|Deputy Minister of National Defence Sen. Lieut. Gen. Nguyen Chi Vinh (L) and head of the Vietnamese mission to the UN Dang Dinh Quy at the workshop|
This was the message the country conveyed at an international workshop held by the Office of the Standing Agency of the National Steering Committee on the Settlement of Post-war Unexploded Ordnance and Toxic Chemical Consequences (Office 701) and the United Nations Development Programme (UNDP) in New York on March 25 (local time).
In his remarks, Deputy Minister of National Defence Sen. Lieut. Gen. Nguyen Chi Vinh thanked international friends, especially the UNDP, for helping Vietnam overcome war consequences over the years.
Vietnam is a symbol for efforts to move on from war to step into a new development period, and a symbol of international cooperation, including countries which made war in Vietnam, he said.
Vinh attributed the results to the Vietnamese Government’s endeavours to make Vietnam recognised as a country of peace and safety.
However, the officer said, there remain difficulties ahead, and further support from the international community is crucial.
Asako Okai, Assistant Secretary General of the UN, UNDP Deputy Director General and Director of the UNDP Crisis Bureau, acknowledged the challenges facing Vietnam in settling war consequences and maintaining sustainable development.
These challenges may lie in climate change or global financial uncertainties that affect financial resources for war consequence settlement, she said.
Given this, the UNDP plans to support Vietnam, especially through existing projects coordinated by the UNDP and funded by the Korea International Cooperation Agency (KOICA), aiming to cope with climate change and clear bombs and mines, she said.
The UNDP has also deployed projects that support Vietnamese bomb and mine victims, she added.
Caitlin Wiesen, a representative of UNDP Vietnam, spoke of cooperation between Vietnam and the US in war consequence settlement over the years.
Other international delegates lauded Vietnam’s efforts in handling war aftermaths and participating in UN peacekeeping, as well as effective collaboration between Vietnam and the UNDP, foreign countries and international organisations in this regard.
They said they were impressed by development in Vietnam, which has emerged from one of the world’s poorest countries to become a middle income earner in only 25 years and complete most of UN Millennium Development Goals at the national level before the 2015 deadline.
Results in war consequence settlement in Vietnam have significantly contributed to the fulfillment of these goals, they said.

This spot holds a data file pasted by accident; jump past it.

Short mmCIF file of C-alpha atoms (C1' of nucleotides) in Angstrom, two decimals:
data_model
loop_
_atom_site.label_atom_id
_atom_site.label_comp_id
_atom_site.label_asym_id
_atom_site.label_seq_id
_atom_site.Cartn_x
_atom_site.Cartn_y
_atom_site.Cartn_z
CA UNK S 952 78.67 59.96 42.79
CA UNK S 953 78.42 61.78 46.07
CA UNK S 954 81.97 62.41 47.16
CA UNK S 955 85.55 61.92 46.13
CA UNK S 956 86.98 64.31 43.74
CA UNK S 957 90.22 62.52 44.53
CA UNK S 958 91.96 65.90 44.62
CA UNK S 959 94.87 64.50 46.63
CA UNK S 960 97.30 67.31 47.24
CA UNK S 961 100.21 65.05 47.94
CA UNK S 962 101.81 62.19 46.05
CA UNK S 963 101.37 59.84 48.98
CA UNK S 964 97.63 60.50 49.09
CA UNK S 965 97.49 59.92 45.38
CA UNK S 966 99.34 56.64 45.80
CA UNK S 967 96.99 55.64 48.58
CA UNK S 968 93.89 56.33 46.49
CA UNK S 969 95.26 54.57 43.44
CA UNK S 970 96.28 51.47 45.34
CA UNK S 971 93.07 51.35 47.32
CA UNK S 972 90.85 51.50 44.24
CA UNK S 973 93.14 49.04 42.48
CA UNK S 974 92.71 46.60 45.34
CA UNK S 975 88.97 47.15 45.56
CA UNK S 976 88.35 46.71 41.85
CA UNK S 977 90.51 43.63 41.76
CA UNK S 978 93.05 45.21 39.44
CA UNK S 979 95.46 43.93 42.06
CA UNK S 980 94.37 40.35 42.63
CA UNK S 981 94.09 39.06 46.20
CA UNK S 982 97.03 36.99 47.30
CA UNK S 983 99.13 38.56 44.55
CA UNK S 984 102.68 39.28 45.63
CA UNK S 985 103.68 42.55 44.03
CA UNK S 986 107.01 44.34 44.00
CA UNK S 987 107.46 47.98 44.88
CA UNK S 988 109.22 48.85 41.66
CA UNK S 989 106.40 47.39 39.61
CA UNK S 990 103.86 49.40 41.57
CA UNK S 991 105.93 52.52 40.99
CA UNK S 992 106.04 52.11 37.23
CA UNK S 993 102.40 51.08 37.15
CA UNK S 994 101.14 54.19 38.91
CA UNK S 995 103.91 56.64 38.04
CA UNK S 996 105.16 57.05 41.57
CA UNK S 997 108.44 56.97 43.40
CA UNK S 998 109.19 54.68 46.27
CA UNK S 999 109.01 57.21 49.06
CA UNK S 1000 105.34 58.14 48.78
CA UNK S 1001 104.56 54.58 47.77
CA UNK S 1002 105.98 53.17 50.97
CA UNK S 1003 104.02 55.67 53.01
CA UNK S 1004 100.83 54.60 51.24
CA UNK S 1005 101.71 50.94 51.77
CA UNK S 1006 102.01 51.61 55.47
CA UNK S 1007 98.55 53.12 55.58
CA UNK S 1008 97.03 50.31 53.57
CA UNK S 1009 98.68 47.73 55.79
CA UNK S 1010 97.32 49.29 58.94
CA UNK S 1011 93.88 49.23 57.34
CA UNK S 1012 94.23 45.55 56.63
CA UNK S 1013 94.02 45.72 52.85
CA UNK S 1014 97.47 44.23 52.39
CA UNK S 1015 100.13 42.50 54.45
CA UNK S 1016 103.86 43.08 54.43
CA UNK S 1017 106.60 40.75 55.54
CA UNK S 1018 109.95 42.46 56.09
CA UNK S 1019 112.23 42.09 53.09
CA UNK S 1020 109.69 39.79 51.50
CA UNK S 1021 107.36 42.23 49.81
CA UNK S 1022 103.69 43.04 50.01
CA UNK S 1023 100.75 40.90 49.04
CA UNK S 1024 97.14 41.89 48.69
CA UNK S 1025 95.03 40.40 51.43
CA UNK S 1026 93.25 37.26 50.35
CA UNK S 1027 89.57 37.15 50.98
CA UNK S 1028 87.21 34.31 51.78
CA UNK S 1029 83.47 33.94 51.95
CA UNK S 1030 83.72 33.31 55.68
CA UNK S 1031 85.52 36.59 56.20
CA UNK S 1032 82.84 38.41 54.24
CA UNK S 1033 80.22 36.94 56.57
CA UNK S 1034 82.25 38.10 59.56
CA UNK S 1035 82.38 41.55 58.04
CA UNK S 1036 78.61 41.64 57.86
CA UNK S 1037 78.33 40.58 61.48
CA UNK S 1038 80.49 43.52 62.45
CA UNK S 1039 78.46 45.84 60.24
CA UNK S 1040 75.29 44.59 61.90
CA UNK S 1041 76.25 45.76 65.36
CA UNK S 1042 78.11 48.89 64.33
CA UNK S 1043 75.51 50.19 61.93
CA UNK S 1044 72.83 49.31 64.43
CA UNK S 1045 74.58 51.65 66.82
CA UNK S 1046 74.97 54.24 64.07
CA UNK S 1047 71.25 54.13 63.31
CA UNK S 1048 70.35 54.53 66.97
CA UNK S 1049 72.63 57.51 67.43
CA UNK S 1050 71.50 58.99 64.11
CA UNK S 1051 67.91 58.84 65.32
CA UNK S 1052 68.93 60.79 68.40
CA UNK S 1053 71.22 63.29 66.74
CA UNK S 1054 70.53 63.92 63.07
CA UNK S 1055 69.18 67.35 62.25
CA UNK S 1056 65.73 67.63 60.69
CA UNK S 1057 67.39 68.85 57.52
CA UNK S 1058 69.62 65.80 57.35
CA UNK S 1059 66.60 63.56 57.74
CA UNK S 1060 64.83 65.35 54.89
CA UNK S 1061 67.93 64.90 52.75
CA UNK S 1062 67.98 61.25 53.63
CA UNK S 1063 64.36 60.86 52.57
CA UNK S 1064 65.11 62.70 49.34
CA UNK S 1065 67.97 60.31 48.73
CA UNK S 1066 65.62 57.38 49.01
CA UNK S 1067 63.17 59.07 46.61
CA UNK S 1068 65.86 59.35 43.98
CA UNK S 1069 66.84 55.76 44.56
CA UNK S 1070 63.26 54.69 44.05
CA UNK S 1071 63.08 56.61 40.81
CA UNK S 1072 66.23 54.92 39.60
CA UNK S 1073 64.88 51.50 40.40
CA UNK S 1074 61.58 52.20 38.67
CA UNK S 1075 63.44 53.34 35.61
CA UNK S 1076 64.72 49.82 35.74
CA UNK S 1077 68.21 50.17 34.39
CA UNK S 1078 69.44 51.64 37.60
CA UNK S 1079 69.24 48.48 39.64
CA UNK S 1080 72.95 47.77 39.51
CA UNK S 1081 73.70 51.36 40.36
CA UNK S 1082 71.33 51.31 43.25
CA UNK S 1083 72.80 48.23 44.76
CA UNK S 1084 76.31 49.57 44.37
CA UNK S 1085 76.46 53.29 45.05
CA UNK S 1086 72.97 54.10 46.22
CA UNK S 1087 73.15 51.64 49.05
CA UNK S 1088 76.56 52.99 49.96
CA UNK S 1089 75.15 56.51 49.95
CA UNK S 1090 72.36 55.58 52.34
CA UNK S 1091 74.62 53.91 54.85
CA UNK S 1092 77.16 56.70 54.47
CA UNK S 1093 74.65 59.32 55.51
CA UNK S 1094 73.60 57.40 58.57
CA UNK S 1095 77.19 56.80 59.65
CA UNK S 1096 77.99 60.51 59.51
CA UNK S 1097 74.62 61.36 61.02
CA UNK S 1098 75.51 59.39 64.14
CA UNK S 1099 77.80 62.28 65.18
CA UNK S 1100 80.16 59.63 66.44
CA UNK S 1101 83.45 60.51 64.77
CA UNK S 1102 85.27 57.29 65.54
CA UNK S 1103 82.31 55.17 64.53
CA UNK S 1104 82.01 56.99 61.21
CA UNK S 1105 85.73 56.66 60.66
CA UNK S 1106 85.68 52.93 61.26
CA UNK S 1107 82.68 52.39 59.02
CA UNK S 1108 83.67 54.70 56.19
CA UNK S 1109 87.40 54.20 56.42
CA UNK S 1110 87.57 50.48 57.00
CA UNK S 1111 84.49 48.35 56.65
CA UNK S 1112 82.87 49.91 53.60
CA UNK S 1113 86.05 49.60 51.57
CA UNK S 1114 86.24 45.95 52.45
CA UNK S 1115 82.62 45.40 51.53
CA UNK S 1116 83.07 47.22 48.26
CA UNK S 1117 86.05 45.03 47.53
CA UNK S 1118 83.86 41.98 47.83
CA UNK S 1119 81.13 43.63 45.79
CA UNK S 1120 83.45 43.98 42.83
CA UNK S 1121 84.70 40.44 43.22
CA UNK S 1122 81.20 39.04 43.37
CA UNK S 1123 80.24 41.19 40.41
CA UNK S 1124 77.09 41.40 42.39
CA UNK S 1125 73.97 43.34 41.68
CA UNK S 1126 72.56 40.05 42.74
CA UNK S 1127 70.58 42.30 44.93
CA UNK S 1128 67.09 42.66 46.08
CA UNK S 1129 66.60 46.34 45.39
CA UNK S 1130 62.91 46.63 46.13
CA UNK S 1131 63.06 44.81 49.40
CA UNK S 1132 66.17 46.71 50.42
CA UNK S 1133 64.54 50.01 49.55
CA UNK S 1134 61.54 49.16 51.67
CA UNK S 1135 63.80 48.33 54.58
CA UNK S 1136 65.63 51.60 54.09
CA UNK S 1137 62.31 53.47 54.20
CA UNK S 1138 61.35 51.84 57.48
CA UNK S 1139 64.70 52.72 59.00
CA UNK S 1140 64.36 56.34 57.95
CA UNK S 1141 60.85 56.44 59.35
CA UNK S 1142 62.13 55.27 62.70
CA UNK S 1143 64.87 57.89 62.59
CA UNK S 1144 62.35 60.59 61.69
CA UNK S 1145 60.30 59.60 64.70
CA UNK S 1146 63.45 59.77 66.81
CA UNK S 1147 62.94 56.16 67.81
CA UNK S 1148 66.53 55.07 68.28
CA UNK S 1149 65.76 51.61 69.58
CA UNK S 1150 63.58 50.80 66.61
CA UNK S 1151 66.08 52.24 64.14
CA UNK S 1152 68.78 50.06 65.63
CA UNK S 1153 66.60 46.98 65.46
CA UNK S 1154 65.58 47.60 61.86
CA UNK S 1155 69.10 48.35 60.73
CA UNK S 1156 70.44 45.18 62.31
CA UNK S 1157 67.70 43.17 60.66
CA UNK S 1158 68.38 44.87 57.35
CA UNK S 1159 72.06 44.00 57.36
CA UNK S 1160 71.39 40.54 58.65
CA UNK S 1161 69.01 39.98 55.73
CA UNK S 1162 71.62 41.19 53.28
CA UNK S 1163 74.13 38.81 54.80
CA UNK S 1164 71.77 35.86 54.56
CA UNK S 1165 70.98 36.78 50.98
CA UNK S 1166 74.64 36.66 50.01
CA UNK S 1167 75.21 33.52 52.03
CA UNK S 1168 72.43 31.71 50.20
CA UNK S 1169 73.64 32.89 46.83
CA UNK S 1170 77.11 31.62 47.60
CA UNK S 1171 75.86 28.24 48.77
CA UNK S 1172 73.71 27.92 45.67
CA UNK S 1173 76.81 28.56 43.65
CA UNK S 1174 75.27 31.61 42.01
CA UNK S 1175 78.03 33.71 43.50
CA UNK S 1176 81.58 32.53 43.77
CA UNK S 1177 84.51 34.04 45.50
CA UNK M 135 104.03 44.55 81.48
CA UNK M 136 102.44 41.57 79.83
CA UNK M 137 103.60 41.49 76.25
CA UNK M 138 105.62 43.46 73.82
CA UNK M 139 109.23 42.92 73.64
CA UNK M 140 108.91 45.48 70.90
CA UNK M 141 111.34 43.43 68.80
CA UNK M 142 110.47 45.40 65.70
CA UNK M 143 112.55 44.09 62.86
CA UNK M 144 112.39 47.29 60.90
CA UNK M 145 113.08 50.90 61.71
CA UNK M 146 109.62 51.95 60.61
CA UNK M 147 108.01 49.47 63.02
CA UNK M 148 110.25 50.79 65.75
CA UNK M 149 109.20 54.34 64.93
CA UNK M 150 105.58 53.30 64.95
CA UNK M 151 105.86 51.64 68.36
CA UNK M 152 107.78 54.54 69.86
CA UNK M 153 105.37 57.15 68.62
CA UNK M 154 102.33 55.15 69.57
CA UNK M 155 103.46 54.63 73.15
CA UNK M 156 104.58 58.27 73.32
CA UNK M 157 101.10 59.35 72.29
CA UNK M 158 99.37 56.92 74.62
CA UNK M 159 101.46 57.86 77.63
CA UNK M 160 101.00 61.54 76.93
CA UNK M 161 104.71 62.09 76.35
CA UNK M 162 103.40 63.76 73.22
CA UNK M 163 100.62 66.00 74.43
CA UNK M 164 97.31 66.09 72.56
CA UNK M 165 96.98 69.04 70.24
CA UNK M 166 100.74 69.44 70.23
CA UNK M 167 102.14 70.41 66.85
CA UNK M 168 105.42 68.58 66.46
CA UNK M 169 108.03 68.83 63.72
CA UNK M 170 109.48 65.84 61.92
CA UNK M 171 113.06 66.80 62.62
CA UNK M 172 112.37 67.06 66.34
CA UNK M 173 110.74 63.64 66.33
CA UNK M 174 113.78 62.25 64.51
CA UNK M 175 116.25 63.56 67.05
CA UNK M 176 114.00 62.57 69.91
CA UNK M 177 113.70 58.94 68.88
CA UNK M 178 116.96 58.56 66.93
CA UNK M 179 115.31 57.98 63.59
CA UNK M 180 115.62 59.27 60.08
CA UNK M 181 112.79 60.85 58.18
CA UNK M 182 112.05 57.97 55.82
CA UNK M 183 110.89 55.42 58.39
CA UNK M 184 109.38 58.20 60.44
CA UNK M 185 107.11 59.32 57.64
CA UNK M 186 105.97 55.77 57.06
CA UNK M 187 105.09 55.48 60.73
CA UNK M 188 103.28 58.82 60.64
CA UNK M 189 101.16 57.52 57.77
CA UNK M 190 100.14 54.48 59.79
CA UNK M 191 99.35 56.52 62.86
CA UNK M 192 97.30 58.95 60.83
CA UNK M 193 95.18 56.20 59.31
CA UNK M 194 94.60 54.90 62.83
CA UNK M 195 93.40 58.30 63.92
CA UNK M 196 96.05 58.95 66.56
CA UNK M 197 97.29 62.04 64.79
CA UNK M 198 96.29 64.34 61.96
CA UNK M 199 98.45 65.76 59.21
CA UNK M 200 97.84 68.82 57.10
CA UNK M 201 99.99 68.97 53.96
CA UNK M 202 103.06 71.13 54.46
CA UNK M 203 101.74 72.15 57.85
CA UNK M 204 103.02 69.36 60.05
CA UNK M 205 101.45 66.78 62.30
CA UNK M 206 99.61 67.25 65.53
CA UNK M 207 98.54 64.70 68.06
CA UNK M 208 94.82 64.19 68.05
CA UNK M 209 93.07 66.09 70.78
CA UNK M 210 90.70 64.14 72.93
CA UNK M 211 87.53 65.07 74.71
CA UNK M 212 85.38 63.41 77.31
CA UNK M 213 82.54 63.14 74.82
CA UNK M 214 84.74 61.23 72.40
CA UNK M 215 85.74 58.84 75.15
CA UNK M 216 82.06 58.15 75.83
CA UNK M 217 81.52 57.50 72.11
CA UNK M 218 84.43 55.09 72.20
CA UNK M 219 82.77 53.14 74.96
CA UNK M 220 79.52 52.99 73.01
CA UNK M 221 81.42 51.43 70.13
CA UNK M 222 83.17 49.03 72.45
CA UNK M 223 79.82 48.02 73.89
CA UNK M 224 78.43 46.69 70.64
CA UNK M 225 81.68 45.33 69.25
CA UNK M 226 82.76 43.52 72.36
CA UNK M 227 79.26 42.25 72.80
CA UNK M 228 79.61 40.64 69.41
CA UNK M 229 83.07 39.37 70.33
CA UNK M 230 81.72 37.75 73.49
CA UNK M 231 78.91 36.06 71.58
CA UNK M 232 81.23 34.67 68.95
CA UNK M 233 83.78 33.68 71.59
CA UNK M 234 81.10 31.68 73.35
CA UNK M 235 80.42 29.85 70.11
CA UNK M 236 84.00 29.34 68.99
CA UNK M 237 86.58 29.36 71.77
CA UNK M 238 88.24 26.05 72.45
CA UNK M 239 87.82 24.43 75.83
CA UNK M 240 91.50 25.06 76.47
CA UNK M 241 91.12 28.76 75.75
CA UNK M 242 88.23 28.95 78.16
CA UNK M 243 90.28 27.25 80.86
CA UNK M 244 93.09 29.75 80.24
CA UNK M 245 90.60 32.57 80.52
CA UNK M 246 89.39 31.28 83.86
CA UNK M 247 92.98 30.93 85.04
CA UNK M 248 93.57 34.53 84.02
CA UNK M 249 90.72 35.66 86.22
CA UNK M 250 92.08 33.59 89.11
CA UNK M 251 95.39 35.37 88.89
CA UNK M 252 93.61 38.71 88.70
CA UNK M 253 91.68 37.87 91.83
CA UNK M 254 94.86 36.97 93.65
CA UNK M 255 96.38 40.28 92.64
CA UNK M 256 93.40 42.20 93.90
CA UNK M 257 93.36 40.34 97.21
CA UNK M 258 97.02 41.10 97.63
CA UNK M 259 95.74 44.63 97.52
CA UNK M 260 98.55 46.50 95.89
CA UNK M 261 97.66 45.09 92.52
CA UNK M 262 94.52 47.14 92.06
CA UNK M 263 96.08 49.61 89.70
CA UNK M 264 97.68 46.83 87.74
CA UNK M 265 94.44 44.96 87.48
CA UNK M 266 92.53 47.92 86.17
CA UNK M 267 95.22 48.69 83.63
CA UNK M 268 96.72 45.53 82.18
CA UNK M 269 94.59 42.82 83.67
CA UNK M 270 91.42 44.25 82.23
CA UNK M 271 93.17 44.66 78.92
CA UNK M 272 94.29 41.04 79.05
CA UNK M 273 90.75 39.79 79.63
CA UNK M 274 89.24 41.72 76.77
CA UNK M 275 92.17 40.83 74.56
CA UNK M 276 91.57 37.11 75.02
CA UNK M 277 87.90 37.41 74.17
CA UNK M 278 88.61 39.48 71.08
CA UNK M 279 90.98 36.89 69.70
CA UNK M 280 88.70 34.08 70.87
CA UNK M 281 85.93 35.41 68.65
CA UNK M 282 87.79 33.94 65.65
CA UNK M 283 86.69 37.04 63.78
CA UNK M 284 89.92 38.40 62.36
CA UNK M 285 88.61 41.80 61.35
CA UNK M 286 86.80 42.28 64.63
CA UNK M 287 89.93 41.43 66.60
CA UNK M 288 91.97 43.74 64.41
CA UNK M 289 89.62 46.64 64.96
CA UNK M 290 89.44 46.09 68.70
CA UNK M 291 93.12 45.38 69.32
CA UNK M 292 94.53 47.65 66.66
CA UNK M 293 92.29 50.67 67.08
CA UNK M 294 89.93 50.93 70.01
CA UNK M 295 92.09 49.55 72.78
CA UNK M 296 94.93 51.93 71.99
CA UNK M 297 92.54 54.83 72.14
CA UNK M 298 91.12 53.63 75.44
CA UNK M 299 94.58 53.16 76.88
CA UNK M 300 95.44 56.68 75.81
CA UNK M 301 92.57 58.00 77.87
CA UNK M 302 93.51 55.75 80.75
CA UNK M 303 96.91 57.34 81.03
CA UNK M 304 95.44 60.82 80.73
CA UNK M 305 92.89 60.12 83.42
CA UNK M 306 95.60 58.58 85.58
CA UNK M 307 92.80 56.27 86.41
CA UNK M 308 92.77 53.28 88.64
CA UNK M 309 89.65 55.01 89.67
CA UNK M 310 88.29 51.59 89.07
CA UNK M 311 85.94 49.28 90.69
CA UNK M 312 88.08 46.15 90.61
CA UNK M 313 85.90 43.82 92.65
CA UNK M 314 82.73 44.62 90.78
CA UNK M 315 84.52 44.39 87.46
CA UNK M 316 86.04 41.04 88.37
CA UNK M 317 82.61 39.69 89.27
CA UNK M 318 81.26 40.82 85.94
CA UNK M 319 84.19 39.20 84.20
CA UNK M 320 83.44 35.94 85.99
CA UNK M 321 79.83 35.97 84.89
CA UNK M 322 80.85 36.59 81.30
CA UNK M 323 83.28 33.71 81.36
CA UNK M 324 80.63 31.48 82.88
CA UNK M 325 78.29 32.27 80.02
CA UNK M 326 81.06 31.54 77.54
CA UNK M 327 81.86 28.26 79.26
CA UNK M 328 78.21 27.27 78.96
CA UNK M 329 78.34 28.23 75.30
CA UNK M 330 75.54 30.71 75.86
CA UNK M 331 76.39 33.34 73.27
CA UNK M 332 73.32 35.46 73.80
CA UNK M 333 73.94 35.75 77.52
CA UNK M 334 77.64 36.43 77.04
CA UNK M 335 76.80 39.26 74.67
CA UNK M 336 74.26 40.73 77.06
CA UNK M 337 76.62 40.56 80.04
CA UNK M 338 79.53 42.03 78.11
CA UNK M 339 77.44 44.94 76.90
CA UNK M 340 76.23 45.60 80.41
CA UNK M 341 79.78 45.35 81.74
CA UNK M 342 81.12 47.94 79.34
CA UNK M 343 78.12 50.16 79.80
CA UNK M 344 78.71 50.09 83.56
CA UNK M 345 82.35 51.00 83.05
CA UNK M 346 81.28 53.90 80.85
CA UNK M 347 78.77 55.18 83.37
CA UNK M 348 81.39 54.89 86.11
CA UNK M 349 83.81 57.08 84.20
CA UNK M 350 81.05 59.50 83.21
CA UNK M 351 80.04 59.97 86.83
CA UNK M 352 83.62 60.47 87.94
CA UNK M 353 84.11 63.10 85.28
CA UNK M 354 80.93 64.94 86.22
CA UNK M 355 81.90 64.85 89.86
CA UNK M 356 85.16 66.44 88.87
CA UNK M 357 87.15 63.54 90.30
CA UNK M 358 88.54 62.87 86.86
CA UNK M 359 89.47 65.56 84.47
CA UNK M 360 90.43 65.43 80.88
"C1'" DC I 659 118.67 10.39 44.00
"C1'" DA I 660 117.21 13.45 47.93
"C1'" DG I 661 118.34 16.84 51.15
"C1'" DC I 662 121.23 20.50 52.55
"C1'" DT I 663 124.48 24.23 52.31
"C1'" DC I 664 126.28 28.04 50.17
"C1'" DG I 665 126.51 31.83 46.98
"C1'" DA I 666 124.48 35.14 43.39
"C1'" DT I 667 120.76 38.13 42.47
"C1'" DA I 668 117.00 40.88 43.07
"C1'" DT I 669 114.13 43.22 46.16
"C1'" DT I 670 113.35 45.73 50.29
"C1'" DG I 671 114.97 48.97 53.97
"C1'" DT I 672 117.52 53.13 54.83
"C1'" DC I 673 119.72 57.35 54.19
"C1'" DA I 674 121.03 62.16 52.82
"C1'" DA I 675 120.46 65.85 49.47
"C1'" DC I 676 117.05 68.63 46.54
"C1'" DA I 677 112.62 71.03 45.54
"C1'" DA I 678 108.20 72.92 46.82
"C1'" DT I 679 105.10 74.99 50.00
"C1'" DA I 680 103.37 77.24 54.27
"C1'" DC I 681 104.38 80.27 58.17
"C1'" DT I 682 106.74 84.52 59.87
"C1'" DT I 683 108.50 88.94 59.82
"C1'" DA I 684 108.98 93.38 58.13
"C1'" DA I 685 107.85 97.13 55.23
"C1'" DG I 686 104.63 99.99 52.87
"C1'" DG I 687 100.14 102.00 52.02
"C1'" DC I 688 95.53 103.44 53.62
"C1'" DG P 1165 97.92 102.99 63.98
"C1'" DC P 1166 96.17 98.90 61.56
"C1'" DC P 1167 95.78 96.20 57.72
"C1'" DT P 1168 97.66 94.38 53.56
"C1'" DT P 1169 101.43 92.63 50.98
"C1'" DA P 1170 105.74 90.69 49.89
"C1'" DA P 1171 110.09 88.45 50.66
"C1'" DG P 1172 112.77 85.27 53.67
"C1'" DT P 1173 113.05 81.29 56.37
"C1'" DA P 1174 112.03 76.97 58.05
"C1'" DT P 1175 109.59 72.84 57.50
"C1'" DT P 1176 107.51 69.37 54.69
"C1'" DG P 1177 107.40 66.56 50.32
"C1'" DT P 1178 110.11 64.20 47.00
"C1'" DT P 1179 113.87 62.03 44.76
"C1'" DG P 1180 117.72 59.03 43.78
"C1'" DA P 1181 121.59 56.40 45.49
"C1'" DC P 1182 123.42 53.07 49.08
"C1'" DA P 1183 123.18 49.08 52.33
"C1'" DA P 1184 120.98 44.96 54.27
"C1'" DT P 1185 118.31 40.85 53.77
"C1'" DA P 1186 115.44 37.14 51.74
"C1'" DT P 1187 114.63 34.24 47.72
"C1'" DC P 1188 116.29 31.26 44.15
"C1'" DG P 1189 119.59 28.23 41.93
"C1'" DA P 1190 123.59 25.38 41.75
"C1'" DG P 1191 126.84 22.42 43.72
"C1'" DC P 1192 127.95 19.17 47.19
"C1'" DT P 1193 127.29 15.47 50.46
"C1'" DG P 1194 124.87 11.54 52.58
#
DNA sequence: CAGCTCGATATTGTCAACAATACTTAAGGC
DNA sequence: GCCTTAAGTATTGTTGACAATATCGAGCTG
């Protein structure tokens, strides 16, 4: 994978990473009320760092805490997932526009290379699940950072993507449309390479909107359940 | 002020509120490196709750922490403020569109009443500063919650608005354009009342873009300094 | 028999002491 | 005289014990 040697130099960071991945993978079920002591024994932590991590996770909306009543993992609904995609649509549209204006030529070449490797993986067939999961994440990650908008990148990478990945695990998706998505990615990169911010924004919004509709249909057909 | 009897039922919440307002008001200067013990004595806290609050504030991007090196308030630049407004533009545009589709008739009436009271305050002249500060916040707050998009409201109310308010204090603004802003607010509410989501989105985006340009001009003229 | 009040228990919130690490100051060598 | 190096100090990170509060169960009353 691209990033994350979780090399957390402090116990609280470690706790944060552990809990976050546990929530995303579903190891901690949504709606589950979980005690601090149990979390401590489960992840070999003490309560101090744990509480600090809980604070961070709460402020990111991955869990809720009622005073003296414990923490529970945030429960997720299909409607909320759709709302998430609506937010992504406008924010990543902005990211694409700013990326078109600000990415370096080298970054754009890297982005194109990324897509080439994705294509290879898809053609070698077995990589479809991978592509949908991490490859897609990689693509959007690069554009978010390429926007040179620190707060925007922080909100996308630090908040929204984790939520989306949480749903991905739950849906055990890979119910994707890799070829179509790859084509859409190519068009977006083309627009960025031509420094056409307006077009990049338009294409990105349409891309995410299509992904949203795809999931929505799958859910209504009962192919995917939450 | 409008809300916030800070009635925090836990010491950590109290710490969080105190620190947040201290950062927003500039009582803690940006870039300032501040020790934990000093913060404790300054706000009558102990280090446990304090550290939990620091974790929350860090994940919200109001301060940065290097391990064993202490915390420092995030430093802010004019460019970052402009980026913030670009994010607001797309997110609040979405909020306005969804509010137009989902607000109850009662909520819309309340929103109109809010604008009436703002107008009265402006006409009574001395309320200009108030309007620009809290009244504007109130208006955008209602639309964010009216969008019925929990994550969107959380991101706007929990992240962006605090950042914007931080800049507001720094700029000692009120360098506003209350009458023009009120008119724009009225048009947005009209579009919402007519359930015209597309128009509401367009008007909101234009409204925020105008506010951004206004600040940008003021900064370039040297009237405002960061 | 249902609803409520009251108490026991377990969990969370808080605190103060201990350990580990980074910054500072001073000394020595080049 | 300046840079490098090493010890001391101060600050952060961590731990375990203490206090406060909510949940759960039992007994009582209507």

They also committed to continuing their assistance to Vietnam to ease plight caused by the war, thus contributing to peace and sustainable development in the world.
In an interview with Vietnam News Agency, Vinh said Vietnam is willing to share its experience and support with the international community in dealing with war aftermaths.
Vietnam has sent military health workers and officers, and will dispatch sappers to UN peacekeeping missions in Africa, he said.
War consequence settlement will be combined with issues regarding the environment, development and science so that each related project would benefit national development as well as international relations, he said.
According to Office 701, although the war in Vietnam ended 44 years ago, its consequences have remained severe as a large amount of toxic chemicals used during the war are still affecting human health and the environment.
The work, therefore, has met various difficulties, especially with limited funds.
In 2019, the office will continue to implement projects on dioxin remediation at Bien Hoa airport, and expects to treat 35 percent of the contaminated land and review all people who participated in the war and their children exposed to the chemicals by 2020.
Statistics released by the Vietnam Association of Victims of Agent Orange (AO)/dioxin show that there are still more than 3 million Vietnamese people affected by AO/dioxin.
During 1961-1971, some 80 million litres of herbicides were sprayed onto 2.63 million hectares of land in Southern Vietnam, 60 percent of which were AO/dioxin, the Ministry of National Defence said.
It is estimated more than 2ha million of forest and some 20,000 villages were affected, with about 2.1-4.8 million people exposed to the deadly chemicals.
As of 2018, about 320,000 people fighting in the war and their children who were exposed to the chemicals had benefitted from social policies.
Between 1964-1975, Vietnam suffered from more than 16 million tonnes of bombs and mines, four times more than those used during all of World War I.
All 63 cities and provinces in the country are contaminated with unexploded ordinance, with total poisoned area amounting to some 6.1 million ha or 18.71 percent of national area.
The international seminar saw the attendance of Vietnamese Ambassador Dang Dinh Quy, head of the Vietnamese mission to the UN; representatives from relevant Vietnamese ministries and agencies; and delegates from the US, Japan, Australia, New Zealand, the Republic of Korea, the UK, France, Canada, some ASEAN countries, along with those from the EU, the UN and international organisations.